What Can Man Do to Me?

As a general rule, people feel sorry for themselves far too much. Self-pity fills social media when people take a break from arguing about mostly meaningless matters. Rather than seeing the challenges of life as regular occurrences and difficult circumstances as the nature of life, people behave as if they have some inherent right to a perfect life free from adversity. We have convinced ourselves that we can rid the world of warfare, eliminate all disease, and quash bad behavior with the wave of a wand. We have turned every possible negative into some kind of cause as if we possess the ability to eradicate all sadness. As a result, rather than accepting the reality of problems in life and rising to meet the challenge with courage, character, and commitment, many respond with an insufferable case of the “Why me?’s.” Modern society has become so soft that people believe they can encourage competition while outlawing losing, challenge children to be their best while complaining when anyone pushes them to improve, and enjoy freedom of speech while maintaining the imaginary right to be free from ever being offended. Ironically, this deplorable state of humanity exists primarily due to placing so much focus on…humanity.

When the psalmist penned Psalm 118, by inspiration he looked far beyond even his own society to describe an attitude regarding life that expresses a perspective that transcends self even in the midst of great hardship to embrace faith to such a degree that it redefined life. From this perspective, challenges and adversity do not dominate but rather the mercy of God, because it demonstrates His care throughout life so consistently for good that the negatives stand out by comparison (Psa. 118:1-4). Therefore, accepting the reality of danger in this life, even under duress (Psa. 118:5) faith remains strong (Psa. 118:7-9) because “The Lord is on my side; I will not fear. What can man do to me?” (Psa. 118:6). Thus, rather than allowing life’s challenges to overwhelm, faith makes it possible to remain strong and confident even when under attack (Psa. 118:10-12). Life upon this earth faces the ugly reality of death on a daily basis—and sometimes with a fury that demands attention every moment (Psa. 118:13-16), but even then faith conquers fear because, come what may, “I shall not die, but live, And declare the works of the Lord” (Psa. 118:17). God does allow suffering in this life (Psa. 118:18), but He does not abandon us to it (Psa. 118:19) because He has made it possible to deliver the righteous even from the most tragic circumstances, which is why, even when facing death, we can offer Him praise (Psa. 118:20-21).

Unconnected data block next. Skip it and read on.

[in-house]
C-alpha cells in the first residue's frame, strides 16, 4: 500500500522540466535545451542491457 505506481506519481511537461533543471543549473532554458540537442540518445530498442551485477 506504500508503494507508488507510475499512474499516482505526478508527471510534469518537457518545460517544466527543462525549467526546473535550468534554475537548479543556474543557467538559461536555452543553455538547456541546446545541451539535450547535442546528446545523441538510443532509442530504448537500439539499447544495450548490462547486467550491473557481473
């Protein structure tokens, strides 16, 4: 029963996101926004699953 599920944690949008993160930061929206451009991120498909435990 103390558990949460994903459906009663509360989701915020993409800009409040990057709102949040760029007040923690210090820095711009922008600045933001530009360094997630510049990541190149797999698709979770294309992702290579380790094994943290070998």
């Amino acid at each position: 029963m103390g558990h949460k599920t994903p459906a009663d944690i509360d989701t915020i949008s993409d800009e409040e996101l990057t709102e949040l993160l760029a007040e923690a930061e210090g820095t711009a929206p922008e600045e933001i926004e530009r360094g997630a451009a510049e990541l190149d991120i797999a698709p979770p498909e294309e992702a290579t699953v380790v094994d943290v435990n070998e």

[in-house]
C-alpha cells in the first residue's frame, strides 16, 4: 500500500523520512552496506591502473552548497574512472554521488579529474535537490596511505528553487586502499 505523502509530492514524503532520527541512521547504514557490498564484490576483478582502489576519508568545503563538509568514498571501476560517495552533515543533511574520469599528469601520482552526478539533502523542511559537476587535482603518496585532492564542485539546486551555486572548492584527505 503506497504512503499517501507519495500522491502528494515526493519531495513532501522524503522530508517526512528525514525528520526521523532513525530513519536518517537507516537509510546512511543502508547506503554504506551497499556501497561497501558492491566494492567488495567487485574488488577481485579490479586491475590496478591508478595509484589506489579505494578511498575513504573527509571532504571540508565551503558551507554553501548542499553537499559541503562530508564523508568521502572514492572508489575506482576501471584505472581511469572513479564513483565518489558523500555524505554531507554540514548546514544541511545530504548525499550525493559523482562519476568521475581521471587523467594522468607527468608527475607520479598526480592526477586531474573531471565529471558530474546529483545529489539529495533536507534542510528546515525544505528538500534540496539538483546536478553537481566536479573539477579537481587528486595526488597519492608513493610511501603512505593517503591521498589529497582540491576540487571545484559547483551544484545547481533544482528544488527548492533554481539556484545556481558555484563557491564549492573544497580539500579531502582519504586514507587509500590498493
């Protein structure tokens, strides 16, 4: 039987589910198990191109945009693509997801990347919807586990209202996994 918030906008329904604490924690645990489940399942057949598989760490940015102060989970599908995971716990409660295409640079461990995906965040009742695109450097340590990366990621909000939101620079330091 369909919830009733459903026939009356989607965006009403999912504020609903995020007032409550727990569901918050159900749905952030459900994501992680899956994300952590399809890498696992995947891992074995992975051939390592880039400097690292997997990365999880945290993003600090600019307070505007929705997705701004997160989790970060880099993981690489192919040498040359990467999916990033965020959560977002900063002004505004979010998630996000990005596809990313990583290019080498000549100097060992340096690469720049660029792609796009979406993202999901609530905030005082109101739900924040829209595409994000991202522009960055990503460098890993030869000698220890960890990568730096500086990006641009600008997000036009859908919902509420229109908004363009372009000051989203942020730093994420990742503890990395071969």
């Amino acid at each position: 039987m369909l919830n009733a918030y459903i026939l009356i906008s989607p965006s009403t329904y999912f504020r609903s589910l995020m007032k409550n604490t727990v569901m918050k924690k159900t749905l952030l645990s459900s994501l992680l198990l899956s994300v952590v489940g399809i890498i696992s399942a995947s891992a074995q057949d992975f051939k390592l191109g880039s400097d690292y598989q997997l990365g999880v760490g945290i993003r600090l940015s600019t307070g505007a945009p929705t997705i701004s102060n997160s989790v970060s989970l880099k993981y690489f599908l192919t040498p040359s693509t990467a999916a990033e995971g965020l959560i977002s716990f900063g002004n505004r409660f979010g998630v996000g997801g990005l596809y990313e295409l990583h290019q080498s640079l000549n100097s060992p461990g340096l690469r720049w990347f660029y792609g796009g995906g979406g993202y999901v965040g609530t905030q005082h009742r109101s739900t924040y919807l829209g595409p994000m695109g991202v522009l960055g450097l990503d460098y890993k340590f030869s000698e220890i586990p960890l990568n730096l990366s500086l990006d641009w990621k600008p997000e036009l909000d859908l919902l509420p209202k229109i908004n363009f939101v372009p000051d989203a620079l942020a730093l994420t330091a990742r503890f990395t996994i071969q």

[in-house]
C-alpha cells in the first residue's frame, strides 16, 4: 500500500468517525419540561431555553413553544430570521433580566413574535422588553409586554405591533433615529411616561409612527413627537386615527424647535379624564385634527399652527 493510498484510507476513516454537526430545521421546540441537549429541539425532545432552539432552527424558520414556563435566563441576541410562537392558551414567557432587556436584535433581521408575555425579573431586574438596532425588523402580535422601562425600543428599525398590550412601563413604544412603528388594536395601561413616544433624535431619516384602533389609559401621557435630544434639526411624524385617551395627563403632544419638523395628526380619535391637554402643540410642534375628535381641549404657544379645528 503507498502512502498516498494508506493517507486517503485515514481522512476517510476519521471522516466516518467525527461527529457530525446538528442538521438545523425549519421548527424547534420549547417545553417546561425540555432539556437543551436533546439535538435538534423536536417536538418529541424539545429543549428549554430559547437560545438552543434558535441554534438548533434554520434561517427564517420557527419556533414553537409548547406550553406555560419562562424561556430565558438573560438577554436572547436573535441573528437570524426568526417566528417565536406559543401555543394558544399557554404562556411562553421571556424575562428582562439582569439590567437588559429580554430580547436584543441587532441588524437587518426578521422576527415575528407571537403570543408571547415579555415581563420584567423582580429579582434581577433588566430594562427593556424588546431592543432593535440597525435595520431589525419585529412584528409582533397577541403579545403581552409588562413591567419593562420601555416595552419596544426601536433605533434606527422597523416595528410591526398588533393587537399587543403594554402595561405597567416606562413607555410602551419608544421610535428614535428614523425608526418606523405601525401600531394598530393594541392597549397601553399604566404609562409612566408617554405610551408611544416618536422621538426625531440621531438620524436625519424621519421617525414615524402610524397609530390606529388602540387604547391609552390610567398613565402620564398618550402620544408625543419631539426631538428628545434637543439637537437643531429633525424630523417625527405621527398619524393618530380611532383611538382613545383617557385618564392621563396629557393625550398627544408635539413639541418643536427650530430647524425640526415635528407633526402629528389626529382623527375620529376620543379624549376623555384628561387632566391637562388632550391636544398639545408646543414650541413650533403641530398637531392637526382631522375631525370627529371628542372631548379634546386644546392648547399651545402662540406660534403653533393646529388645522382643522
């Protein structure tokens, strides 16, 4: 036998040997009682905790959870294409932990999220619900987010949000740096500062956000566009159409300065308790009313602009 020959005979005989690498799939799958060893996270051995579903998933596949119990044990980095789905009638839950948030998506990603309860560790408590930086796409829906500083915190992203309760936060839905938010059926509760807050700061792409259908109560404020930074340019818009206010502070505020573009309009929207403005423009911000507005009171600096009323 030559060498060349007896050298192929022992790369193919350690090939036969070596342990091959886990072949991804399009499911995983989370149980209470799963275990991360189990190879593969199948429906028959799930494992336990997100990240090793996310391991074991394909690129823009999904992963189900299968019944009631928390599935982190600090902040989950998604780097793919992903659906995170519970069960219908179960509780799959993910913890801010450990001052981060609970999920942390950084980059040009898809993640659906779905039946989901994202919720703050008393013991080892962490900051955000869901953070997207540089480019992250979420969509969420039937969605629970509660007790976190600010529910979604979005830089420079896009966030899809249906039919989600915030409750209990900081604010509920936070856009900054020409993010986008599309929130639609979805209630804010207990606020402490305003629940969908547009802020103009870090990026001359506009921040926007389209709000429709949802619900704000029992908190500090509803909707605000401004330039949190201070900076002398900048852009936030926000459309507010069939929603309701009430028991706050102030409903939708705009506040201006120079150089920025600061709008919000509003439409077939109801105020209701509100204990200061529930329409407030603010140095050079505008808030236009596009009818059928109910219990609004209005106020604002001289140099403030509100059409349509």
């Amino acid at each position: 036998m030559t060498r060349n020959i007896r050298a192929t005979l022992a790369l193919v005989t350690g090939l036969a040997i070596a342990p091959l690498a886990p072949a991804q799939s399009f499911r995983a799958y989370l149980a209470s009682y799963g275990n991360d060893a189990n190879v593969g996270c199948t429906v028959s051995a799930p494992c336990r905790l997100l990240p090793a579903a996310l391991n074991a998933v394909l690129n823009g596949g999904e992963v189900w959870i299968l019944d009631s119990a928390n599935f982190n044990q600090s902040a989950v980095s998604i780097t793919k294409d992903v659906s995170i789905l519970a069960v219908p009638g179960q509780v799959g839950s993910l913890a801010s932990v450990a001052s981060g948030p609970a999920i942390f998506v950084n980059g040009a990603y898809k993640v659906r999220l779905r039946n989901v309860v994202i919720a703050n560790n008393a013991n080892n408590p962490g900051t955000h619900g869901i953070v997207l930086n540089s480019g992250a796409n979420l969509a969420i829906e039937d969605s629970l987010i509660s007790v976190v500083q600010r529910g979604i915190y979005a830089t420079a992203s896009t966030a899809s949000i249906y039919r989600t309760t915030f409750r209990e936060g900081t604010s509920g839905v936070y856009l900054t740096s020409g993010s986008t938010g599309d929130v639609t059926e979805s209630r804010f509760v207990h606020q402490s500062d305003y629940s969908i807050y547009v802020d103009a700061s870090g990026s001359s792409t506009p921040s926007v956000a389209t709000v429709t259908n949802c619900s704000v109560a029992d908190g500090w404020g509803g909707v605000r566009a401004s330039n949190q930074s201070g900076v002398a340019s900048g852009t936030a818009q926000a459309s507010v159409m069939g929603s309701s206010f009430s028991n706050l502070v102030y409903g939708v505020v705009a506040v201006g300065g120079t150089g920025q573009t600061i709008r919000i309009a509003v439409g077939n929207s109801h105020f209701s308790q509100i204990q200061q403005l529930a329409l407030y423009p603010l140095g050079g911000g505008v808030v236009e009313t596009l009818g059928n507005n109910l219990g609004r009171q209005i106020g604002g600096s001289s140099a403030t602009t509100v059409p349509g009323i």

If such faith and perspective seems impossible, what follows in the psalm should help tremendously. “The stone which the builders rejected Has become the chief cornerstone. This was the Lord’s doing; It is marvelous in our eyes. This is the day the Lord has made; We will rejoice and be glad in it” (Psa. 118:22-24). The perspective offered throughout the psalm is Christ’s. Despite the rejection of the Jews, the humiliation of the trial, and the excruciating pain of crucifixion, Jesus never asked, “Why me?” He understood. And when we not only appreciate His attitude but also adopt it, it makes it possible for us to see life in terms of God’s mercy and goodness too, for even through our suffering and death, He has not abandoned us (Psa. 118:25-27). He is still our God, and He still deserves our praise (Psa. 118:28).  Therefore, whatever adversity, whatever hardship, whatever pain, whatever grief, let us also respond with eternity in view and cry out to heaven, “Oh, give thanks to the Lord, for He is good! For His mercy endures forever” (Psa. 118:29).

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